Pardon me?

I like to think that I’m observant, but maybe I went through some sort of hiatus a few years ago –a vigilance tunnel- and when I emerged, blinking into the sun, everybody had strings hanging from their ears. In fairness, I suppose it was a gradual thing -even normative behaviour has a break-in period.

The concept of a personal soundscape is as old as earphones, I guess, but those were big and clunky compared to earbuds -delivery trucks instead of sports cars. And they often drew unwanted attention to the head, thus requiring special grooming of which the nerds of the era were incapable. But the ability to dampen your thoughts in music as you walked or ran through life was an unmet need. It seemed the perfect antidote to a reality the young were just discovering. And yet, there was an unvoiced requirement to reject it while swimming in its benefits, so when the less-obtrusive earbud was invented as a compromise niche product, it became the norm. It became the cake they could also eat. The non-drug drug.

It took a while for the middle-agers to accede to the fashion –perhaps because they felt that the bulk of the phone and the length of the cord would spoil the look of their outfits- but eventually they, too, were draped in staidly coloured wires that led to purses and leather briefcases –teenage wannabes without the orange hair.

The community of elders was the last to adopt, as usual. I put that down to their hearing aids and the resulting lack of ear space, however -not to mention the widely known risk of cord entanglement because of their increasing visual issues. But with the advent of special, age-sensitive seating arrangements on most of the city buses, and therefore the opportunity to hand-hold the buds, this problem has largely been overcome. In fact, I’ve noticed more and more of them enjoying what I have come to believe are private podcast services offered by some local churches. I stopped sitting in that section, though, because the hymn leakage was hurting my ears. And I hate humming.

As for me, I’ve never had any particularly Ludditic tendencies, and like my younger contemporaries am now quite at home on a smart phone -although I have to admit I hate Siri and tried, unsuccessfully, to avoid constantly summoning her until my son showed me how to kill her… He described it differently, of course, but whatever! It seemed to reseal my mobile version of Pandora’s box and made me realize I was perfectly willing to listen to my own advice and, by extension, to appreciate what my environment offered for entertainment. Sorry, iTunes.

But in Retirement, I evolved –or at least changed. I’m not sure evolution is even permitted at my age… it’s frowned upon at any rate. Anyway, although I’ve never liked the idea of being imprisoned in a little tailor-made sound envelope, I figured it might come in handy at parties where I don’t know anybody and don’t really know why I was invited. So, on the off chance I might actually be asked to one, I decided to practice earbudding.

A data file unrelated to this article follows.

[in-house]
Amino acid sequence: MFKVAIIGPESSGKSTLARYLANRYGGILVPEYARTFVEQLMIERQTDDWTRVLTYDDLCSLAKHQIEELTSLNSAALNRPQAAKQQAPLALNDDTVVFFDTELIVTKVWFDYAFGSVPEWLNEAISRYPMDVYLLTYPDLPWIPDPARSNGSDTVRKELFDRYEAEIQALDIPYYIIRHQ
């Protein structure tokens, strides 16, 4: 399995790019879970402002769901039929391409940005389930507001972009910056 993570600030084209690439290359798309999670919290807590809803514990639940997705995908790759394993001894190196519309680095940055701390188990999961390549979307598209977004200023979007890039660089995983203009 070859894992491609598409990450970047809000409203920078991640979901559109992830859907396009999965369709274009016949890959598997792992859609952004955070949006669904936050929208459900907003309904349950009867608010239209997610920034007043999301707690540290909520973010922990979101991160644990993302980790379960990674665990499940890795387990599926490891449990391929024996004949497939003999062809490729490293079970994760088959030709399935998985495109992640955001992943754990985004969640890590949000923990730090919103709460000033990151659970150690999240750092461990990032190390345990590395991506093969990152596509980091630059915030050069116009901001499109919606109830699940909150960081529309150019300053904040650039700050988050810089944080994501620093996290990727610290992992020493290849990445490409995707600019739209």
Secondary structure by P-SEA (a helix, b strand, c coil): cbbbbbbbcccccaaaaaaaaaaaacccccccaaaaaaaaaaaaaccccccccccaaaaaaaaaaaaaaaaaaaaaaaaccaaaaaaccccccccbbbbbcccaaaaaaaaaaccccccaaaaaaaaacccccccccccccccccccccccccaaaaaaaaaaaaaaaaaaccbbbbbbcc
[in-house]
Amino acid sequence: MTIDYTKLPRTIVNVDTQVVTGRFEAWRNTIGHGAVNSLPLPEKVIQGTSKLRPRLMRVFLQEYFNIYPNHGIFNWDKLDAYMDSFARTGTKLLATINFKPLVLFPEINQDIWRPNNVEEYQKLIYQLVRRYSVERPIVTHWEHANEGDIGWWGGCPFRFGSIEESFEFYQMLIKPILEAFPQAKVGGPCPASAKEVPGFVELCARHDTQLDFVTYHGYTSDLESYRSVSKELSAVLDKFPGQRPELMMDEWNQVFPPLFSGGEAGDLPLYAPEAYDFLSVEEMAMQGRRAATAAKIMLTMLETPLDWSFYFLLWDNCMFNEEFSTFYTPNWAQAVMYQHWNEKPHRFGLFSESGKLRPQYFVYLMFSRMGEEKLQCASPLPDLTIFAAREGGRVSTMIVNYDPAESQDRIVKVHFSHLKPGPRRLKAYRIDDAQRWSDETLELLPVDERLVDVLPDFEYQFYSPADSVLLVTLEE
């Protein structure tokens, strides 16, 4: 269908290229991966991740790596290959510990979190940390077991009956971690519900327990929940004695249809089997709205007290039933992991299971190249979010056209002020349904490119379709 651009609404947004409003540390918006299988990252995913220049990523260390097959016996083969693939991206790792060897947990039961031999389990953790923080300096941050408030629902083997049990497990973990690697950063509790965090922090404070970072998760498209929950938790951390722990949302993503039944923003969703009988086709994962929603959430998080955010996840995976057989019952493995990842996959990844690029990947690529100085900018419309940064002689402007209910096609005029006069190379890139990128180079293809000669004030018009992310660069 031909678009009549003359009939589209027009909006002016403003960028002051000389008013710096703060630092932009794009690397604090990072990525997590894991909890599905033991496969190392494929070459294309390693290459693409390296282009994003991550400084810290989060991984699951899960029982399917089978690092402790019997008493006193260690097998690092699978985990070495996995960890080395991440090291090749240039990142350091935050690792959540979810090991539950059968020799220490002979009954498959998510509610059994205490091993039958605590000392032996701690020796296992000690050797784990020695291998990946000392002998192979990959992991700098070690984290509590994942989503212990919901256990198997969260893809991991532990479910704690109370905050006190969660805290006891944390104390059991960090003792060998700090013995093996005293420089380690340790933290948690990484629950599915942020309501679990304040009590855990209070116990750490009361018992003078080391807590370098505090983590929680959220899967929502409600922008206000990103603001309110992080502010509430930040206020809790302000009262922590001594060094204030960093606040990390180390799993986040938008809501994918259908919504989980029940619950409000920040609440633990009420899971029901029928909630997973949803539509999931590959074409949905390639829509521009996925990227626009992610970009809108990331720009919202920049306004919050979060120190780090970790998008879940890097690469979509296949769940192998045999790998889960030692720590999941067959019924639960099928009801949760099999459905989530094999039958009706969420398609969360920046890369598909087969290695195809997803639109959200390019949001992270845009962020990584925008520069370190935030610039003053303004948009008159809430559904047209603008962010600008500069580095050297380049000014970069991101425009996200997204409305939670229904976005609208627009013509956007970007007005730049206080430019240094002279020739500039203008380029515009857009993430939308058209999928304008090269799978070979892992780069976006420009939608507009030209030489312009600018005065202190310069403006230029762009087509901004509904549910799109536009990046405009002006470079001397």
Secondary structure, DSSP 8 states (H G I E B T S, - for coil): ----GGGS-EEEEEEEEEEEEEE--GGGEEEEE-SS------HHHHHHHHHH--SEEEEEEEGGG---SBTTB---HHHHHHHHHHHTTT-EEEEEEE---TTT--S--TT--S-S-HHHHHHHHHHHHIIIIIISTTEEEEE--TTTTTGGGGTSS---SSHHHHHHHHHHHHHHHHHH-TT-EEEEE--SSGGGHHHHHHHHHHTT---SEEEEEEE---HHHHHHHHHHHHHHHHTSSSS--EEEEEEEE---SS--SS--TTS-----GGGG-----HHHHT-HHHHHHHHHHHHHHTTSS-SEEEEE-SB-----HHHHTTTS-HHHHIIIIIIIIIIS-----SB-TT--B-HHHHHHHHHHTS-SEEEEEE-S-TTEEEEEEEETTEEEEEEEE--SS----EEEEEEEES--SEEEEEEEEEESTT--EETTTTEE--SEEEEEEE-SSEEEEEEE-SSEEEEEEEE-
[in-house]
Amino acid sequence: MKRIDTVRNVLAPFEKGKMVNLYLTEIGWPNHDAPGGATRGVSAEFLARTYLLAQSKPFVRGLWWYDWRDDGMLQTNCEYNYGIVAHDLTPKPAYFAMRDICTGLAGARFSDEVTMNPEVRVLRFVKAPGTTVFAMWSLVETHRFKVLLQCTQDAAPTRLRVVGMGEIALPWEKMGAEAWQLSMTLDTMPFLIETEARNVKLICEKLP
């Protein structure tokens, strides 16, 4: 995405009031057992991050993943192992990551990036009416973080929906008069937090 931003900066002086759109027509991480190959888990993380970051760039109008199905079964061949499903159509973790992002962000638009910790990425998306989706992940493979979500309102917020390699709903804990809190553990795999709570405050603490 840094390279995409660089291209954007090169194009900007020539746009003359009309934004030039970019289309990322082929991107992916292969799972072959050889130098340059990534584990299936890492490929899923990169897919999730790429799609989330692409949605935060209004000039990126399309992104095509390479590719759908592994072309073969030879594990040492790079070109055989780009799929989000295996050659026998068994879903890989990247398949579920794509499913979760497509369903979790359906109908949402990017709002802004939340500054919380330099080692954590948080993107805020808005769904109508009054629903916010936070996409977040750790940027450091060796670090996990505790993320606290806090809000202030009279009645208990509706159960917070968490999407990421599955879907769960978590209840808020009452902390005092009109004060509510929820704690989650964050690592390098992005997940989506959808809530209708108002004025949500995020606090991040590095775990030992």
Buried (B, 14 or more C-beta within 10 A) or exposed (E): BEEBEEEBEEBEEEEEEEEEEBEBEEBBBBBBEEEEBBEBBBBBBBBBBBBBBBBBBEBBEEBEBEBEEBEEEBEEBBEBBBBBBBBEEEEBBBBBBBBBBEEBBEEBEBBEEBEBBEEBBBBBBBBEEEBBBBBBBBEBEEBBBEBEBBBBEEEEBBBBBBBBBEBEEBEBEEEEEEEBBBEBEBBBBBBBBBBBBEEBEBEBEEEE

That’s when I discovered I had funny-shaped ears. Uhmm, let’s be clear, there’s nothing abnormal to look at. I mean I don’t have to wear a toque over them or anything. They don’t come to a point like Spock’s, nor do they hang down like flags on a windless day. I have no reason to suspect that they are asymmetrical –although my hair usually gets in the way when I try to measure them in the mirror, so I suppose it’s non liquet. I did reassure myself that they’re both about the same height above my shoulders, though, so that was a relief.

No, my ears are both libertines -well, one of them at least: the one that can’t hold an ear-bud. At first I was terribly embarrassed, albeit not particularly inconvenienced. I spent a good deal of time and money experimenting on different models, different sizes, and even different colours – I mean you have to look good in a bud, eh? Nothing worked in that ear, however –not even the luscious purple ones with the little ear-hooks that were supposed to suspend the things in the right area. All one side did was swing like a trapeze, though, sowing its sound like unwanted seeds on anybody close enough to complain.

Then I figured maybe it was cord-drag that was acting like an unwanted weight on the earbuds, so I went cordless. But no, the overly expensive Bluetooth ones were no better. The little thingy that joined the buds and told them what to do kept snagging on my collar for some reason, and whenever I turned my head, they’d both come off. They were never adequately anchored in my ears anyway, and I lost my last pair in the rain on the way to the bus stop.

Maybe some ears are just not designed for earbuds –a sobering thought, to be sure, and one with undoubted fashion consequences if I ever wanted to fit in… Which, of course, I don’t. What’s retirement for anyway, if it doesn’t allow you a polite escape from the permutations and combinations of realpolitik? Or at least, the office.

I briefly reconsidered earphones, but on sober reflection, I realized they might further stigmatize me at the parties to which I never get invited. And besides, they make it difficult to find a hat that would still look good if I decided to take them off… Not that you can wear a hat at a party, or anything, but I occasionally get invited to weddings or funerals -the sort of event where you’re expected to sign a book to show you attended and indicate whether or not you brought gifts or flowers. You have to attend those.

So, I’ve decided to remain ear-naked, and rely on hair to cover the defect. I’ll go back to imagination like the old days -and maybe birdsong, if it’s available. We all have to adapt, eh?


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